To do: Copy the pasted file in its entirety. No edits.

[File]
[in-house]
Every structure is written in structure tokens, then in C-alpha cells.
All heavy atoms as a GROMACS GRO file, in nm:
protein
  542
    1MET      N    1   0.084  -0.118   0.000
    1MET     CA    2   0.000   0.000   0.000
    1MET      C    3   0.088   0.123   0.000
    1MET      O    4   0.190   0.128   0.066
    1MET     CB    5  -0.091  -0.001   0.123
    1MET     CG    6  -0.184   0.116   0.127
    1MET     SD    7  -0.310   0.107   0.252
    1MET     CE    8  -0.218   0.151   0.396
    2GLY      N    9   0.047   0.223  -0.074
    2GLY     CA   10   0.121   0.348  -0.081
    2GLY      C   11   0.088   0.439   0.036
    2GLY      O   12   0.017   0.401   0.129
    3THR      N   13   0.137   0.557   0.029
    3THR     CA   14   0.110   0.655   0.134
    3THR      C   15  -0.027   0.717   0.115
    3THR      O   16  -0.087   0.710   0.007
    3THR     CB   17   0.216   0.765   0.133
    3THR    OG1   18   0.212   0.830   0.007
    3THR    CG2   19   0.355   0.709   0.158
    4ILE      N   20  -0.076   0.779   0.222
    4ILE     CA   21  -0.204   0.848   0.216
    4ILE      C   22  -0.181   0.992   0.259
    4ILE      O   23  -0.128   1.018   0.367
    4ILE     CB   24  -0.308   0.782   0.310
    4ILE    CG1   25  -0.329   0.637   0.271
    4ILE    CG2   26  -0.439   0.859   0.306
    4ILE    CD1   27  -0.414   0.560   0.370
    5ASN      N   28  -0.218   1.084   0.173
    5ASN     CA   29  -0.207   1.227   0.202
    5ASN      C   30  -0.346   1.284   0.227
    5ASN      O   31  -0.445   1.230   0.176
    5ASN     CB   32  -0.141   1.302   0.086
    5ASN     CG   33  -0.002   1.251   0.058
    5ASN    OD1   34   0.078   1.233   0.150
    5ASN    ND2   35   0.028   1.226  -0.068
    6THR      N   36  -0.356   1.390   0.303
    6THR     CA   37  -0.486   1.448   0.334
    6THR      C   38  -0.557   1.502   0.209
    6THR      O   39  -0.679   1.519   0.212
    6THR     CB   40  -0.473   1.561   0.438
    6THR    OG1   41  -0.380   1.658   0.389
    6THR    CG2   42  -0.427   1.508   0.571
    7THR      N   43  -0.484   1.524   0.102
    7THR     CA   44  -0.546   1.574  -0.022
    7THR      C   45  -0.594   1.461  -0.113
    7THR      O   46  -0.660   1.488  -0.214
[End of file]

[in-house]
Every structure is written in structure tokens, then in C-alpha cells.
All heavy atoms as a GROMACS GRO file, in nm:
protein
  542
    1MET      N    1   0.084  -0.118   0.000
    1MET     CA    2   0.000   0.000   0.000
    1MET      C    3   0.088   0.123   0.000
    1MET      O    4   0.190   0.128   0.066
    1MET     CB    5  -0.091  -0.001   0.123
    1MET     CG    6  -0.184   0.116   0.127
    1MET     SD    7  -0.310   0.107   0.252
    1MET     CE    8  -0.218   0.151   0.396
    2GLY      N    9   0.047   0.223  -0.074
    2GLY     CA   10   0.121   0.348  -0.081
    2GLY      C   11   0.088   0.439   0.036
    2GLY      O   12   0.017   0.401   0.129
    3THR      N   13   0.137   0.557   0.029
    3THR     CA   14   0.110   0.655   0.134
    3THR      C   15  -0.027   0.717   0.115
    3THR      O   16  -0.087   0.710   0.007
    3THR     CB   17   0.216   0.765   0.133
    3THR    OG1   18   0.212   0.830   0.007
    3THR    CG2   19   0.355   0.709   0.158
    4ILE      N   20  -0.076   0.779   0.222
    4ILE     CA   21  -0.204   0.848   0.216
    4ILE      C   22  -0.181   0.992   0.259
    4ILE      O   23  -0.128   1.018   0.367
    4ILE     CB   24  -0.308   0.782   0.310
    4ILE    CG1   25  -0.329   0.637   0.271
    4ILE    CG2   26  -0.439   0.859   0.306
    4ILE    CD1   27  -0.414   0.560   0.370
    5ASN      N   28  -0.218   1.084   0.173
    5ASN     CA   29  -0.207   1.227   0.202
    5ASN      C   30  -0.346   1.284   0.227
    5ASN      O   31  -0.445   1.230   0.176
    5ASN     CB   32  -0.141   1.302   0.086
    5ASN     CG   33  -0.002   1.251   0.058
    5ASN    OD1   34   0.078   1.233   0.150
    5ASN    ND2   35   0.028   1.226  -0.068
    6THR      N   36  -0.356   1.390   0.303
    6THR     CA   37  -0.486   1.448   0.334
    6THR      C   38  -0.557   1.502   0.209
    6THR      O   39  -0.679   1.519   0.212
    6THR     CB   40  -0.473   1.561   0.438
    6THR    OG1   41  -0.380   1.658   0.389
    6THR    CG2   42  -0.427   1.508   0.571
    7THR      N   43  -0.484   1.524   0.102
    7THR     CA   44  -0.546   1.574  -0.022
    7THR      C   45  -0.594   1.461  -0.113
    7THR      O   46  -0.660   1.488  -0.214